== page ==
When I hear someone complain about the public school system, I feel like a parent listening to a rant by a 15-year-old. They tell me that I am terrible at my job and that I don’t listen. In angry frustration, they tell me that I don’t understand the problems, and that I care about the wrong things and should be doing more.
As a parent and as a teacher, I sit and listen, trying not to provoke. These rebukes are not news, and they are not right, but they do offend.
I don’t really understand the psychology that makes teachers and parents the scapegoats for so many problems, but in both cases I know the truth: We stand and face the challenges daily. We have become the faces associated with the struggle.
I am not a perfect parent; far from it. But my kids are happy and successful. I see evidence of their growth constantly, even when they are blind to it.
The public education system is also far from perfect. But our kids are doing better every year. I see evidence of that too, even when those complaining don’t.
• About 90 percent of the kids in the United States go through the public school system.
From top: Carlos Santana, Mustafa Quraishi/AP; Annie Leibovitz, Charles Dharapak/AP; Alvin Roth, Darryl Bush/AP; Alvin Ailey, Paul Burnett/AP; Stephen Spielberg, Francois Mori/AP; Ronald Reagan, Dennis Cook/AP; David J. Wineland, Ed Andrieski/AP; Jimmy Carter, Paul Sancya/AP; Maya Angelou, Gerald Herbert/AP.
• The dropout rate has fallen consistently over the past 40 years.
• The literacy rate in the United States is 99 percent for those age 15 and older.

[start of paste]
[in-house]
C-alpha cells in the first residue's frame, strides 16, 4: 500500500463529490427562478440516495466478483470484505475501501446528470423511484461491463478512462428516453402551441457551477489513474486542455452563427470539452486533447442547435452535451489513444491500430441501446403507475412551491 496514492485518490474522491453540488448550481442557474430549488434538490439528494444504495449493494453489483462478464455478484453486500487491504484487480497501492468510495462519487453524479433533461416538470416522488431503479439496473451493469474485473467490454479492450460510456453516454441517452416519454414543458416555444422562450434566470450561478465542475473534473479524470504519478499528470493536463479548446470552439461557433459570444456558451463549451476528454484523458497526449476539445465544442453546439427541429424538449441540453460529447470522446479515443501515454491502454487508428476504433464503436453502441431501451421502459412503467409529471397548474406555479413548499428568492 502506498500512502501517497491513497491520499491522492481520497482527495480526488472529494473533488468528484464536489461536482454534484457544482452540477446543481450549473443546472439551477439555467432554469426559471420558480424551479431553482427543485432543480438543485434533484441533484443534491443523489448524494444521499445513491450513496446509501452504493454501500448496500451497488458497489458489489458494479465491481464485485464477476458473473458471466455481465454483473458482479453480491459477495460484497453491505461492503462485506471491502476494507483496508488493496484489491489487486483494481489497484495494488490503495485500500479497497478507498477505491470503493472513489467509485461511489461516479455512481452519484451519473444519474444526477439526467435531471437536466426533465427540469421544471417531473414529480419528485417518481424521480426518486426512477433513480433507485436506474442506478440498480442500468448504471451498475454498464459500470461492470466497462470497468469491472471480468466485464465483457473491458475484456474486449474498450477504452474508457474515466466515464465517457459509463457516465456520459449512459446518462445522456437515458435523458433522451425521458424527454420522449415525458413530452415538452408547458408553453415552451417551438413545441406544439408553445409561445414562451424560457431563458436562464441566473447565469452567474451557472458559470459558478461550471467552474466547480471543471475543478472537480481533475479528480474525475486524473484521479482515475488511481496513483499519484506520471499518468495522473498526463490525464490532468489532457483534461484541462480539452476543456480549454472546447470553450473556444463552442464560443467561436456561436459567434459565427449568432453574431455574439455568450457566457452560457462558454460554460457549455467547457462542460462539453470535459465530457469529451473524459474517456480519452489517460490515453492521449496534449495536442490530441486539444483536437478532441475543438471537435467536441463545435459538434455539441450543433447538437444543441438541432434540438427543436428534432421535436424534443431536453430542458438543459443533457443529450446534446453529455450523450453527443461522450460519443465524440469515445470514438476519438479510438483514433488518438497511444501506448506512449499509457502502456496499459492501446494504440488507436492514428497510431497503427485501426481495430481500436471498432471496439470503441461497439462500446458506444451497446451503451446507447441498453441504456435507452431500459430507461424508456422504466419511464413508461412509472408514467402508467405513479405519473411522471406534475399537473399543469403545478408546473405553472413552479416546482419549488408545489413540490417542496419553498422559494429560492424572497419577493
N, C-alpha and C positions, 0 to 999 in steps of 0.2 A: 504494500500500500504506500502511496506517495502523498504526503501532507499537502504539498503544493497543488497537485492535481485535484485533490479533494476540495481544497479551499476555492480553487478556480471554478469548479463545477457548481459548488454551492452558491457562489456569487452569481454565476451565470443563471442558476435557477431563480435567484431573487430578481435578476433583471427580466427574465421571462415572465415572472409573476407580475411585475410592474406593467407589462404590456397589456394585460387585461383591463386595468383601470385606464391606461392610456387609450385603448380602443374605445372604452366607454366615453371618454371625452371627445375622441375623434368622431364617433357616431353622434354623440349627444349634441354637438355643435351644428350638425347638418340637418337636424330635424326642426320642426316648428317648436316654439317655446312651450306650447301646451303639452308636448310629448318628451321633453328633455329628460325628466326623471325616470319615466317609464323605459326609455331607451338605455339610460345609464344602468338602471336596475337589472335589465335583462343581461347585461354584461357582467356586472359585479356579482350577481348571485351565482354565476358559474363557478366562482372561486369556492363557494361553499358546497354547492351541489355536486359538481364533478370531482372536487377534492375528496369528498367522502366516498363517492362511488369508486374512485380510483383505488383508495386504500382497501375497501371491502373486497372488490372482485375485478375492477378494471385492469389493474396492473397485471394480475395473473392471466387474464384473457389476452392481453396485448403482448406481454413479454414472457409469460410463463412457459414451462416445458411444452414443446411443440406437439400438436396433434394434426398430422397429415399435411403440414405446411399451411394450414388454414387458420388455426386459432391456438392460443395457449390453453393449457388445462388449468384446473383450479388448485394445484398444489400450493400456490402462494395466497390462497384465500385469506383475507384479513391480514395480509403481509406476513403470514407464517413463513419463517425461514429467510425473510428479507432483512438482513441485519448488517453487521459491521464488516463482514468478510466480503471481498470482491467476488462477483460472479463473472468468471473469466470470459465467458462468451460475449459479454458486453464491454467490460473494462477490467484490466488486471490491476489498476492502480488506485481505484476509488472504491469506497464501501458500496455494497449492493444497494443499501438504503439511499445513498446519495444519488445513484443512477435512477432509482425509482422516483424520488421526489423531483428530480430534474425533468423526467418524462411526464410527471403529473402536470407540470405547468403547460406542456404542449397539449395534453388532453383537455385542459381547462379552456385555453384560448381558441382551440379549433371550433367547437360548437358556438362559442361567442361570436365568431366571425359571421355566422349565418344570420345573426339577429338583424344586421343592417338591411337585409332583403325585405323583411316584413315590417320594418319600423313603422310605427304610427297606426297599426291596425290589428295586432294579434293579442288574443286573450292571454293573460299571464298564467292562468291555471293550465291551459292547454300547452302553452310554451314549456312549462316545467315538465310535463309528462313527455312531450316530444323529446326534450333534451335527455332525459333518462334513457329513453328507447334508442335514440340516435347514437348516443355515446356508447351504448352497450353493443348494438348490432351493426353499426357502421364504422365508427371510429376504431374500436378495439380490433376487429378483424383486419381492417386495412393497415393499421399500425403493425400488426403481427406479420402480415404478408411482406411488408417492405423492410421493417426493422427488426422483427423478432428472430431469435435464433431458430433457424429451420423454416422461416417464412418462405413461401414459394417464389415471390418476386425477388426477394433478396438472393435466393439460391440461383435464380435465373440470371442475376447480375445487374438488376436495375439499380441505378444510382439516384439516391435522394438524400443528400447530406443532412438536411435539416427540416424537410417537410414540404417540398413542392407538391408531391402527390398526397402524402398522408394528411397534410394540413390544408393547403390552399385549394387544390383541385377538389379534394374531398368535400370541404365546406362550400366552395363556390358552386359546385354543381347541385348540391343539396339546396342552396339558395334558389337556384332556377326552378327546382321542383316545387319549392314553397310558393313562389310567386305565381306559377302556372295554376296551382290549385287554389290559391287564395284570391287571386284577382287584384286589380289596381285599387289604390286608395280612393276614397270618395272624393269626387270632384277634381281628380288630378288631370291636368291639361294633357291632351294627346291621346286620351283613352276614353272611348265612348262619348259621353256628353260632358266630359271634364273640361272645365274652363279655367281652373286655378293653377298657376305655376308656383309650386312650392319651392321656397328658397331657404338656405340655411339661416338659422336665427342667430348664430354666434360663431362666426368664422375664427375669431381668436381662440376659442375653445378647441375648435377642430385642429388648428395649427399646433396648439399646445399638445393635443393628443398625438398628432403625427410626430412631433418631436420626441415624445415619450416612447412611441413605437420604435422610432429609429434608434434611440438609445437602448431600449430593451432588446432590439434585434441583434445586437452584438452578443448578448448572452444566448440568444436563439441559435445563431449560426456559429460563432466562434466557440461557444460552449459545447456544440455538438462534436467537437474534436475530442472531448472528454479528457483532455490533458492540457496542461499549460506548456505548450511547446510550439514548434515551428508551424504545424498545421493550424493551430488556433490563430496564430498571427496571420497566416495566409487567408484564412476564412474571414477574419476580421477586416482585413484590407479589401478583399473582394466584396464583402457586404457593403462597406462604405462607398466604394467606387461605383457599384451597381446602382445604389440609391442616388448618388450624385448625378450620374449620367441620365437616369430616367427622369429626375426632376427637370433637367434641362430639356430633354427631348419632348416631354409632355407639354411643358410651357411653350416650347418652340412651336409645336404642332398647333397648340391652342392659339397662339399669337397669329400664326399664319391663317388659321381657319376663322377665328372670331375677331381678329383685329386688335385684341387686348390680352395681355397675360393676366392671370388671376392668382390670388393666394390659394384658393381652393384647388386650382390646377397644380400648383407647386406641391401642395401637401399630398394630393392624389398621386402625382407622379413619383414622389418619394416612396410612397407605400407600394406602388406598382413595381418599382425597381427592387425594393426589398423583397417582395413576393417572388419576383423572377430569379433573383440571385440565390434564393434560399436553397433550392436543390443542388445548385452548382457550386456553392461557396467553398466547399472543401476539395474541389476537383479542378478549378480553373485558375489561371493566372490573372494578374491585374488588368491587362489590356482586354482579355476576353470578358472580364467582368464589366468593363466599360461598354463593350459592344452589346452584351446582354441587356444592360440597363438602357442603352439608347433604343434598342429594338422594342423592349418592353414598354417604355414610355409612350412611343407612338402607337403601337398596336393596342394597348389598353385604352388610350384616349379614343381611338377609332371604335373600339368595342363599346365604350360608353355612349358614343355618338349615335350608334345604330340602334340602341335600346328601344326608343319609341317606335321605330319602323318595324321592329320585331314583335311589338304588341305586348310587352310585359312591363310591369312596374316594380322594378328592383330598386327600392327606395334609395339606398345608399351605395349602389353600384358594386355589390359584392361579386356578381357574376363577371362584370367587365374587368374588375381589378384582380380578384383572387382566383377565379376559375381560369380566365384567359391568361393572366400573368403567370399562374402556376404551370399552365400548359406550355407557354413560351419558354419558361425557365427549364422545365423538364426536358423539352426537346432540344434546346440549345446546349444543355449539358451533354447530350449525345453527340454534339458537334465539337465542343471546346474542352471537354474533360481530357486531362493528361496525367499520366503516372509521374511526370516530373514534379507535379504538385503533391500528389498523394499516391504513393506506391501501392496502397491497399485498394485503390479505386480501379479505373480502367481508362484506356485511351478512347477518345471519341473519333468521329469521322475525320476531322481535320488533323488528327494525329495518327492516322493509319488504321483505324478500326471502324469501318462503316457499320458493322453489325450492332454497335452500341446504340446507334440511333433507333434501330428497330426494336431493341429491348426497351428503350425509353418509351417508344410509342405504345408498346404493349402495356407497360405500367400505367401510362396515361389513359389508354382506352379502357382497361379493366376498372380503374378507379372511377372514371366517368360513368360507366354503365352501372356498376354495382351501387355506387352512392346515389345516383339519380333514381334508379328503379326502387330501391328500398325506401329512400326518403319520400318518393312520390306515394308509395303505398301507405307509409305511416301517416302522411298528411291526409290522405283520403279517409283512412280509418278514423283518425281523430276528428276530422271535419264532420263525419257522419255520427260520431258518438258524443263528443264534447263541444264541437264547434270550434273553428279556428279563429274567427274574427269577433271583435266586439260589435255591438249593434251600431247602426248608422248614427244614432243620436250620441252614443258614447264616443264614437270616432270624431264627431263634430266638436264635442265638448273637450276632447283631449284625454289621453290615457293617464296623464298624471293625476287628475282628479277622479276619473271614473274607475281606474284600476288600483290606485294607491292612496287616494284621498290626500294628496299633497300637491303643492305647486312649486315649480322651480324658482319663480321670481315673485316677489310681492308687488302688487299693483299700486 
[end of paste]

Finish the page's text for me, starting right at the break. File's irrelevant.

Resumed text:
• Most of our recent presidents—from both parties—were largely products of public education, including Bill Clinton, Ronald Reagan, Jimmy Carter, Gerald Ford, and Richard Nixon.
• Four of the five Americans who won a Nobel Prize last year attended public schools. Those winners are David J. Wineland (physics), Robert K. Lefkowitz (chemistry), Brian Kobilka (chemistry), and Alvin Roth (economics). Roth attended a New York City high school, but went to college without graduating from high school.
• Musicians Wynton Marsalis and Carlos Santana, writer Maya Angelou, artist Andy Warhol, director Steven Spielberg, dancer and choreographer Alvin Ailey, and photographer Annie Liebovitz all graduated from public schools.
The public school system is not broken. Just like the parents of most 15-year-olds, it is overwhelmed and overworked. It is also underrated and underfunded. But still our school system is pushing the world forward. We are as responsible for our successes as for our failures.
So when I read that we are not competitive, or when they tell us that our students will not be prepared to lead us into the future, I choose to ignore the insults. The same holds true when I hear that our students have no critical-thinking skills, and that they are weak in science and are not creative.
I respond the same way I would to my 15-year-old. After the rant has ended, I respond that I care, and that I will continue to work every day to create the best possible outcome.
Some of that work will mean fixing the problems I helped create. More of that work will require taking the situation that has been handed to us and making it work. Either way, I will continue to be the very best teacher I can possibly be.
I am not trying to keep up with the pace of change in the world.
I am trying to prepare students for a world of change.
I will continue to change the world one student at a time.
A version of this article appeared in the October 09, 2013 edition of Education Week as Changing the World, One Student at a Time